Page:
To celebrate the beginning of June, I am sitting here neglecting various compositional & engraverly duties, instead listening to Owen Pallett’s new album IN CONFLICT, which is, I think, exactly what the doctor ordered. For Me Right Now, it is the perfect mix of propulsion and energy, and also back-seat lamentation. “The Riverbed” has been stuck in my head for three days non-stop. Have y’all seen the video for it?
The whole album feels obsessive. Each song—every lyric, every harmony—seems intricately crafted, and in fact the entire album is preoccupied with only a handful of ideas. Snippets from the songs haunt each other, which is unsettling in the best possible way. The last track, a kind of outro, is the most deliciously electrified Philip Glass-Satyagraha moment I’ve ever heard (perhaps unintentionally, but one hopes not), fully laden with melancholy & sadness. Go ahead & buy it & make it your early-summer jam.
Simultaneously, I’ve finished this new fiction by Richard Powers, ORFEO. It’s sort of bizarre: the protagonist, a 70-year-old composer-turned-suspected bioterrorist, Peter Els, finds himself attempting kitchen genomics in a craze to create a new music. The book is divided between his current quagmire, fleeing from the government across the country in a Partchian fashion, and snapshots of his life, from birth through university years discovering an avant-garde voice, having a daughter, leaving Boston and family for New York’s nascent ‘downtown scene,’ creating a minor scandal with his historical opera. As mainstream fiction, the book is thought-provoking and engaging, if a bit excessively nostalgic at times. It’s a big book, littered with Els’s obsessive musical tics, constantly preoccupied with effervescent, fleeting melodies (so painstakingly described), and the music that inspires him, always cycling through his mind. When he turns to amateur bioengineering as 70 approaches, the patterns of DNA seem like music to him, beckoning to be tinkered with to engrave a new music, to make his mark on the world. And he certainly does, ending up being wanted for bioterrorism! It’s a crazy-town premise, but perhaps less than one might care to imagine, given the recent NSA fracas. The book almost seems to presage incursions being made into personal privacy, of the Facebook or Presidential kinds, which all clicks nicely into place mirroring Els’s tour-de-force opera that seems to portend the 1993 FBI raid of the Branch Davidian compound.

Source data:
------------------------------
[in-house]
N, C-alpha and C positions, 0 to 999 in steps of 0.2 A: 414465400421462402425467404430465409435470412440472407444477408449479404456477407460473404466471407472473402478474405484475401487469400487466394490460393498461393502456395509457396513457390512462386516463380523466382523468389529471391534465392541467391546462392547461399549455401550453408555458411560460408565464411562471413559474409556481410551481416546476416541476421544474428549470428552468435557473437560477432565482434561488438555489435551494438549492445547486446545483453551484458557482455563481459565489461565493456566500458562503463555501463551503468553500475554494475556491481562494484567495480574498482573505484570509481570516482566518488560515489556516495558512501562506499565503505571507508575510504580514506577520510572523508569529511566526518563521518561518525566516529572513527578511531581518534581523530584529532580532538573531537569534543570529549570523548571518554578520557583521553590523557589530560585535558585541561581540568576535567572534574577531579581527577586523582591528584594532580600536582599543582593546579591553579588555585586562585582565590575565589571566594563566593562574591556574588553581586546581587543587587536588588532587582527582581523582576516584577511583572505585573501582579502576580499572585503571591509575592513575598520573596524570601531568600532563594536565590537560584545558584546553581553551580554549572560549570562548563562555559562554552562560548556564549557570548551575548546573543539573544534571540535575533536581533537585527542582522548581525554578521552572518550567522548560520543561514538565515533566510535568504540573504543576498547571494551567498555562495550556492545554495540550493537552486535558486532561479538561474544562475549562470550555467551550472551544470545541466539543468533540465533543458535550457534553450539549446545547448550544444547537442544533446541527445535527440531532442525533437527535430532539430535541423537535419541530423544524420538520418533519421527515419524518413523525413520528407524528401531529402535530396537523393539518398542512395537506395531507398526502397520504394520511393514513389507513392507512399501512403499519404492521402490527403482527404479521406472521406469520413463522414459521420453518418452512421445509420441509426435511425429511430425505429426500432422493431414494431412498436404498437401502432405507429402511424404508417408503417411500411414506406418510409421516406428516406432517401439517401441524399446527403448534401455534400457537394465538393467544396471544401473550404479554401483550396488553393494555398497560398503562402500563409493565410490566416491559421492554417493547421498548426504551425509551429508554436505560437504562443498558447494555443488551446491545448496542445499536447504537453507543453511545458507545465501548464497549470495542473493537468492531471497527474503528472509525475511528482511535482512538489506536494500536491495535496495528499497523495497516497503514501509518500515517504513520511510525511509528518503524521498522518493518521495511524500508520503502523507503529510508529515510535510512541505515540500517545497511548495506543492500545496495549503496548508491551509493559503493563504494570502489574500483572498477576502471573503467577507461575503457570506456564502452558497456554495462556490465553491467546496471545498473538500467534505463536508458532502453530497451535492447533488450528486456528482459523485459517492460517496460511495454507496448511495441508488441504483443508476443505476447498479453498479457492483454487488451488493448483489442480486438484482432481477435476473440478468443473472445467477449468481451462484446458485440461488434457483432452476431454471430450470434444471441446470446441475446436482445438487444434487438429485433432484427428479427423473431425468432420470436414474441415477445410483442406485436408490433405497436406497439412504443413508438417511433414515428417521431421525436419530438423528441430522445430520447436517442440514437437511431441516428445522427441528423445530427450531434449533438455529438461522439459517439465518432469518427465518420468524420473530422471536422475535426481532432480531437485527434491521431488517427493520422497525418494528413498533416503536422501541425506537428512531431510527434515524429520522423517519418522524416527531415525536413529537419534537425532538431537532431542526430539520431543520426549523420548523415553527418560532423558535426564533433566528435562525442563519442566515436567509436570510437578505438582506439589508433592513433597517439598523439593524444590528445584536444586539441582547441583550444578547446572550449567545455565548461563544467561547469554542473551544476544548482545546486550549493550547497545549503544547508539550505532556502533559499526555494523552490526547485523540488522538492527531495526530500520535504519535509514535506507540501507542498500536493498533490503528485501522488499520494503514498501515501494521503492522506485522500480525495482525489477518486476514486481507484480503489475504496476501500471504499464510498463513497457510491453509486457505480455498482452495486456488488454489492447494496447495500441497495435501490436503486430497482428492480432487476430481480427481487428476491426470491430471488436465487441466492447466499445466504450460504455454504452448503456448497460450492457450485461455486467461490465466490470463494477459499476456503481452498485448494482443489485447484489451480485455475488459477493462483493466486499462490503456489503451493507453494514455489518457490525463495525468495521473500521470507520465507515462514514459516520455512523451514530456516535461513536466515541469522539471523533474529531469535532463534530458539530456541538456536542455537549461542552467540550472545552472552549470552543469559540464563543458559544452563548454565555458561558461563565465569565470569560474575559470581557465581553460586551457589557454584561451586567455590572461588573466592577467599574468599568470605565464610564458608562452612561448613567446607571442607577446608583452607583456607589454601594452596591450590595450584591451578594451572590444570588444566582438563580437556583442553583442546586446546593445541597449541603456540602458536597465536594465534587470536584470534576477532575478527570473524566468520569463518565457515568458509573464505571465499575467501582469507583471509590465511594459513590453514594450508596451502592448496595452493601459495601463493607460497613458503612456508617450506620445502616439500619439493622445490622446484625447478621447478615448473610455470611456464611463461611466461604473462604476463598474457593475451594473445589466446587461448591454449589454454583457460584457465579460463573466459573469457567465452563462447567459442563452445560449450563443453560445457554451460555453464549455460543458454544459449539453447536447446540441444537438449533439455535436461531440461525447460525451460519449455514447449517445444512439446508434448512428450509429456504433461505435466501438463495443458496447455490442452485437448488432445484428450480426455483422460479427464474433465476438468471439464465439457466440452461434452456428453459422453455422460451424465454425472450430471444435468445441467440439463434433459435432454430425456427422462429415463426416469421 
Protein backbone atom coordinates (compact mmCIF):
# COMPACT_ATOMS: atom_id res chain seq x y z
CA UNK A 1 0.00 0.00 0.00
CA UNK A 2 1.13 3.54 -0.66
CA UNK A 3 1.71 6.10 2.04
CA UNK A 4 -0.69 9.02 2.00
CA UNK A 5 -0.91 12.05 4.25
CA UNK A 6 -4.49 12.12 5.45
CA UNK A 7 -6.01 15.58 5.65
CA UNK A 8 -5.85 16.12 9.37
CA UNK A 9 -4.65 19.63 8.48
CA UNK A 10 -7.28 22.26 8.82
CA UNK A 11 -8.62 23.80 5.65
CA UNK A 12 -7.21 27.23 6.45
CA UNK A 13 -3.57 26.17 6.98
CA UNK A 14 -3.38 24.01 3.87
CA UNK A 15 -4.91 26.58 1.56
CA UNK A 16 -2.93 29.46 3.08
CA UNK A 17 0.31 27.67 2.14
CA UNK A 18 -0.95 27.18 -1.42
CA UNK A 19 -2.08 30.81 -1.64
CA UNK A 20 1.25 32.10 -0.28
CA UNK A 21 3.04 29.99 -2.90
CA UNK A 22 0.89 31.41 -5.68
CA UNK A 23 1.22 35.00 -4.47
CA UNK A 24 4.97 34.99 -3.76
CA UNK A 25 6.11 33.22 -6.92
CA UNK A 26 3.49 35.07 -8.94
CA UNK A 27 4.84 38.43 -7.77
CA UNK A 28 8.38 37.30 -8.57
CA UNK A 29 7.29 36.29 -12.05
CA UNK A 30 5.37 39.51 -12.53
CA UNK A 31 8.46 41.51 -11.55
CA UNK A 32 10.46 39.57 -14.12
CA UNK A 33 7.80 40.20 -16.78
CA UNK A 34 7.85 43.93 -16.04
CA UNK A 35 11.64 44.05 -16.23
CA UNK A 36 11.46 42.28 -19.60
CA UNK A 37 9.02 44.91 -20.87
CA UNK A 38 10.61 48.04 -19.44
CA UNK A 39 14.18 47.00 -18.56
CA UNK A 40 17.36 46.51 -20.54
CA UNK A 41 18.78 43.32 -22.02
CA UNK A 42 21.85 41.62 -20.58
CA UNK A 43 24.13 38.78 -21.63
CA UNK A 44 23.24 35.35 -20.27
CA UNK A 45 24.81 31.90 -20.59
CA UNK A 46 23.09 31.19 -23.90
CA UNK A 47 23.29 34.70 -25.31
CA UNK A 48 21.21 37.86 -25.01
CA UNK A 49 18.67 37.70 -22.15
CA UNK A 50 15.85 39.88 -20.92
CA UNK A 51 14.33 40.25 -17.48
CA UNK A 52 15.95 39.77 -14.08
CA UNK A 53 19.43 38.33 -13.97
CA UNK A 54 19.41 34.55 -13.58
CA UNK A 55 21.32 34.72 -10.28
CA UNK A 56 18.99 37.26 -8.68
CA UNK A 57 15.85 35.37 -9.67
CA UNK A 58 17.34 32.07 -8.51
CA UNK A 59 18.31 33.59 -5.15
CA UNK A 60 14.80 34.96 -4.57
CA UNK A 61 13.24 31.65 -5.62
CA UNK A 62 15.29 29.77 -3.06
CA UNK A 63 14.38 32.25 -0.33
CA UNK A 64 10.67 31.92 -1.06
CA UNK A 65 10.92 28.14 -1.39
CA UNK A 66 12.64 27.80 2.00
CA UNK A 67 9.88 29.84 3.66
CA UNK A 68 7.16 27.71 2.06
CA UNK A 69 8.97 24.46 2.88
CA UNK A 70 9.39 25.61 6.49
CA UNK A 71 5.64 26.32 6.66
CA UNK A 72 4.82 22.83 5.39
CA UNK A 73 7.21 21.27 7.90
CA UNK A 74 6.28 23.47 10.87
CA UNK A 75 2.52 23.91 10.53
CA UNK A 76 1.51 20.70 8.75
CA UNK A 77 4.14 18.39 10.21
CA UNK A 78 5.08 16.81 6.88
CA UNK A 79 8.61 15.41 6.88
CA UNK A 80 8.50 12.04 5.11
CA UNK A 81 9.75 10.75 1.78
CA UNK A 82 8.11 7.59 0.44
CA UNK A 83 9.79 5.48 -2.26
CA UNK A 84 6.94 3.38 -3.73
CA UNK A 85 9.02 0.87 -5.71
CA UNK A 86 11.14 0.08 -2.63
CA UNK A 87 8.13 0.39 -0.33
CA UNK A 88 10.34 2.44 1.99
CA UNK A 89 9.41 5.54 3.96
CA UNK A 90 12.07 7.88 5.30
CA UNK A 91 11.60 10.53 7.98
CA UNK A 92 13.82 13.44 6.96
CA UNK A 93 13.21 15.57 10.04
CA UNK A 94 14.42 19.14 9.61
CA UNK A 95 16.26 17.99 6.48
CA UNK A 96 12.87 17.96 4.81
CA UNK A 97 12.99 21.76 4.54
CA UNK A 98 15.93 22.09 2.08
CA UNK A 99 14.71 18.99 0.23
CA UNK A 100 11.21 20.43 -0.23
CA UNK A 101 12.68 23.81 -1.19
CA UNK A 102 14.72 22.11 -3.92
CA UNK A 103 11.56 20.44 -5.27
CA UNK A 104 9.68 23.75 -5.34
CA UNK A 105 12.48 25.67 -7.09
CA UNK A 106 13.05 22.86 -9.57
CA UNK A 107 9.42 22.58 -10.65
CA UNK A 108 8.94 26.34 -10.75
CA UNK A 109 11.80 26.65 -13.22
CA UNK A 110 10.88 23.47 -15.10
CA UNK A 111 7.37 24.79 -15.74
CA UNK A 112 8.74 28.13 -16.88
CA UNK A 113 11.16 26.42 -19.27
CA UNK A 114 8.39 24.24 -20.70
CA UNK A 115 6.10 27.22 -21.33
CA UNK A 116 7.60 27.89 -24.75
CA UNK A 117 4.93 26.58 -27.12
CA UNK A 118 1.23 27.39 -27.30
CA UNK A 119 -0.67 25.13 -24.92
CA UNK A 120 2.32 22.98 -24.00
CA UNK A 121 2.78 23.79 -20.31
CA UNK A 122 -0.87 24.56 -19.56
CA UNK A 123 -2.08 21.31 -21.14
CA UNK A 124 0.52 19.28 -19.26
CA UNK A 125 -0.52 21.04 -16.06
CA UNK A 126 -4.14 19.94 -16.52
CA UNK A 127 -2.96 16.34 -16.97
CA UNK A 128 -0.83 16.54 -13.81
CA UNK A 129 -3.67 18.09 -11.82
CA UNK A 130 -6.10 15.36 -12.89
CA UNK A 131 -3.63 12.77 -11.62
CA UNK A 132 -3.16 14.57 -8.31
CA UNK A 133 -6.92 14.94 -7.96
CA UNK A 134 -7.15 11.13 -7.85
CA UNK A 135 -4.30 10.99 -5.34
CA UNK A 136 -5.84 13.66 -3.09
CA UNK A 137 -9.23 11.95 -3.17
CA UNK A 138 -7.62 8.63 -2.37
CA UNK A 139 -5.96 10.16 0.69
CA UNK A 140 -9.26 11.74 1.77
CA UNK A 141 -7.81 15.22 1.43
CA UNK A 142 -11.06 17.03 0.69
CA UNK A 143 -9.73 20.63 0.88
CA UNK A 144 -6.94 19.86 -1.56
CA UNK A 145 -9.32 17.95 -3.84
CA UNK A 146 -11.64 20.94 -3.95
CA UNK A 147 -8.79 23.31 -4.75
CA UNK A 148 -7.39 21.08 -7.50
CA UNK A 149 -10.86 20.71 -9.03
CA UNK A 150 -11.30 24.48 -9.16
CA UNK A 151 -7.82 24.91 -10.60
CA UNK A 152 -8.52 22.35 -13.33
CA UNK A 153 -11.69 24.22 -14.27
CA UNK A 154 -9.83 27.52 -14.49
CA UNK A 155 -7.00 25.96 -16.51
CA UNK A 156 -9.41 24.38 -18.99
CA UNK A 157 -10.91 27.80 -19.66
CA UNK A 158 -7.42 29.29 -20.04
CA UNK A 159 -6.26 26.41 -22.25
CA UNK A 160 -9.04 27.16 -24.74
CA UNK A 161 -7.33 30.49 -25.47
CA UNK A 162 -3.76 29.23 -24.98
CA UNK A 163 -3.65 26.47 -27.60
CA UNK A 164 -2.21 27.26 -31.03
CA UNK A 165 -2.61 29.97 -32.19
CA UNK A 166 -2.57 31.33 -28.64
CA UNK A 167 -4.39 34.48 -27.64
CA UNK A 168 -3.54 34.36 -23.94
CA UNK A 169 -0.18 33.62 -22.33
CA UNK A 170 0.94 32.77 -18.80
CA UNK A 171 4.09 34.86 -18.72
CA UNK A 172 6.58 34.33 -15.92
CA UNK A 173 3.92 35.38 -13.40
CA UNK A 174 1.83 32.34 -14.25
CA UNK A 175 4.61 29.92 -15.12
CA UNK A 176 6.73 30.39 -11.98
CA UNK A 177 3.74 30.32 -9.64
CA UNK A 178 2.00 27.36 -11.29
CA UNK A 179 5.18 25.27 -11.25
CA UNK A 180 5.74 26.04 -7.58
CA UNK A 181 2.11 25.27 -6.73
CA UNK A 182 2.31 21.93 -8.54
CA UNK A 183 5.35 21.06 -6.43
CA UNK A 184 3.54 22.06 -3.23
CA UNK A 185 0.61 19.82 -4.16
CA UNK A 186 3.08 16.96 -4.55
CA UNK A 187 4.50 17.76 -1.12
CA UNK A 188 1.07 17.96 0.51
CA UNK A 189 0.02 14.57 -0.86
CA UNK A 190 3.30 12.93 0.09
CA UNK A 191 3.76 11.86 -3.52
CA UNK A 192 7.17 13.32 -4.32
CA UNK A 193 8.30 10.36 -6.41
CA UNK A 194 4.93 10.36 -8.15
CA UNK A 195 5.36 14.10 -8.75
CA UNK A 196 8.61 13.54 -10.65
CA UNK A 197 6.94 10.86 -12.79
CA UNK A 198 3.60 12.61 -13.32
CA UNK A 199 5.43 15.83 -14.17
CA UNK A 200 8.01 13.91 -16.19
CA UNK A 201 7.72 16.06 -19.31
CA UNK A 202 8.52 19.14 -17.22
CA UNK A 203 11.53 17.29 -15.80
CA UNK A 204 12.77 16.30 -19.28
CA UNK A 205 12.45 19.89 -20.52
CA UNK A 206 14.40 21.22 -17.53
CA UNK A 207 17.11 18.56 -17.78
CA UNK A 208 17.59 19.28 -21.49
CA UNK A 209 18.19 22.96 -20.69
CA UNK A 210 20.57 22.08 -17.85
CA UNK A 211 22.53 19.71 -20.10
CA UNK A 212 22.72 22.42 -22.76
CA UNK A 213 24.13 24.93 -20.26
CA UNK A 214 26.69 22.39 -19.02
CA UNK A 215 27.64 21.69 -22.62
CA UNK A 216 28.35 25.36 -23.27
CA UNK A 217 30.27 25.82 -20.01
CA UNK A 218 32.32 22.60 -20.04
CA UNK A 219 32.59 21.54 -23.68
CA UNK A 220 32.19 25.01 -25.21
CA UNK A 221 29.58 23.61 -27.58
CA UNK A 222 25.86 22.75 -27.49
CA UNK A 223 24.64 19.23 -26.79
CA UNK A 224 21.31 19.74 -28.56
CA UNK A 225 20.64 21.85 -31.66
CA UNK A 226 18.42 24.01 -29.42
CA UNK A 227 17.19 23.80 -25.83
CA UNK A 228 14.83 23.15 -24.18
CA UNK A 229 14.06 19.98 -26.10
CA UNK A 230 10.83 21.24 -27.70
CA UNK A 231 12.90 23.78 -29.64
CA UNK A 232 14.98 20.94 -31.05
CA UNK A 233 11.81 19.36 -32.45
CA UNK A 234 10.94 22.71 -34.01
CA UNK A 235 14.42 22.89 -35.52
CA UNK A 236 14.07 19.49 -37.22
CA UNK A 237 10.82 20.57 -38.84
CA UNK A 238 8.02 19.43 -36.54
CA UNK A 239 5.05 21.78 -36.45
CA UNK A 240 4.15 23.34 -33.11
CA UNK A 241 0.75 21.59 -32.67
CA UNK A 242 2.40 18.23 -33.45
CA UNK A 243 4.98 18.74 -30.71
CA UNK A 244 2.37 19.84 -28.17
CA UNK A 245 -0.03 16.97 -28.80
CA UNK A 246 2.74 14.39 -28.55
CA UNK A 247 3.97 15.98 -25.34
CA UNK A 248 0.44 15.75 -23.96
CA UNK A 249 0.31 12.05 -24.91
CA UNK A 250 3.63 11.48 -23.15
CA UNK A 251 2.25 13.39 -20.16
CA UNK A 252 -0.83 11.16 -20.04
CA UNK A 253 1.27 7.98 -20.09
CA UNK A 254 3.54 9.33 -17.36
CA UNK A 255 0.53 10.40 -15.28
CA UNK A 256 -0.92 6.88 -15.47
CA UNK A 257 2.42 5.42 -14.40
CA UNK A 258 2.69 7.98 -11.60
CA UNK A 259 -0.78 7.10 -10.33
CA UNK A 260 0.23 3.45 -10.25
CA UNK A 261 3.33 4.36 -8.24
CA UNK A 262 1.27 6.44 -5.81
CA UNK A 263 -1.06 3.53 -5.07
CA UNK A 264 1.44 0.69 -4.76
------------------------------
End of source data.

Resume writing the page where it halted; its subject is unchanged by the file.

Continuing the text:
The thing that really threw me for a loop, though, was Powers’s in-depth descriptions of various pathbreaking pieces of music in the modern era: relating the Quartet for the End of Time to Els’s own search for timeless music in a particularly striking dozen pages; hearing Proverb over the speakers in his frenzied return to his old school’s coffee shop, economics students slowly slinking away (for what reason I’m not quite sure); Musicircus. The whole book, in fact, felt a bit like a big New Music Inside Joke. It’s a bit surreal to be preoccupied all day with technical musical terms and obscure (at least in the big picture) works, to then sit down and read about them in mass-market fiction! One wonders how much somebody without musical training would be able to glean from the book not knowing what a chromatic scale or spectralism are.
What goes completely unmentioned is the book’s namesake, which I’d imagine is Monteverdi’s L’Orfeo, the first opera to remain in standard repertoire 400 years later. Els’s entire life seems to be marked with loss of some kind or another: from losing his first love to the siren-call of the +44, to leaving his wife and daughter (his only “decent composition”) for New York, to becoming disillusioned with the aforementioned historical opera. The man retires in suburban Pennsylvania, teaching people in a nursing home about the music he loves; surely everybody’s nightmare. And then, the government investigates HIM for seeming to have caused a bacterial outbreak around the country! Of course, Powers doesn’t take the obvious way out, tracking the plot along that of the Monteverdi. BUT, the poignant ending, which I won’t disclose, sees Els making a very Orfeian gesture in front of his utterly weirded-out daughter. This moment, which gave me chills, isn’t necessarily dependent on knowledge of L’Orfeo, but knowing how Orfeo ends up—ascending to heaven guided by a willing Apollo—gives the whole thing a tear-streaked luster. It’s a very clever resolution to an unbelievably well-researched book. I wonder how many years Richard Powers has spent attending Bang on a Can marathons. Somebody call him up.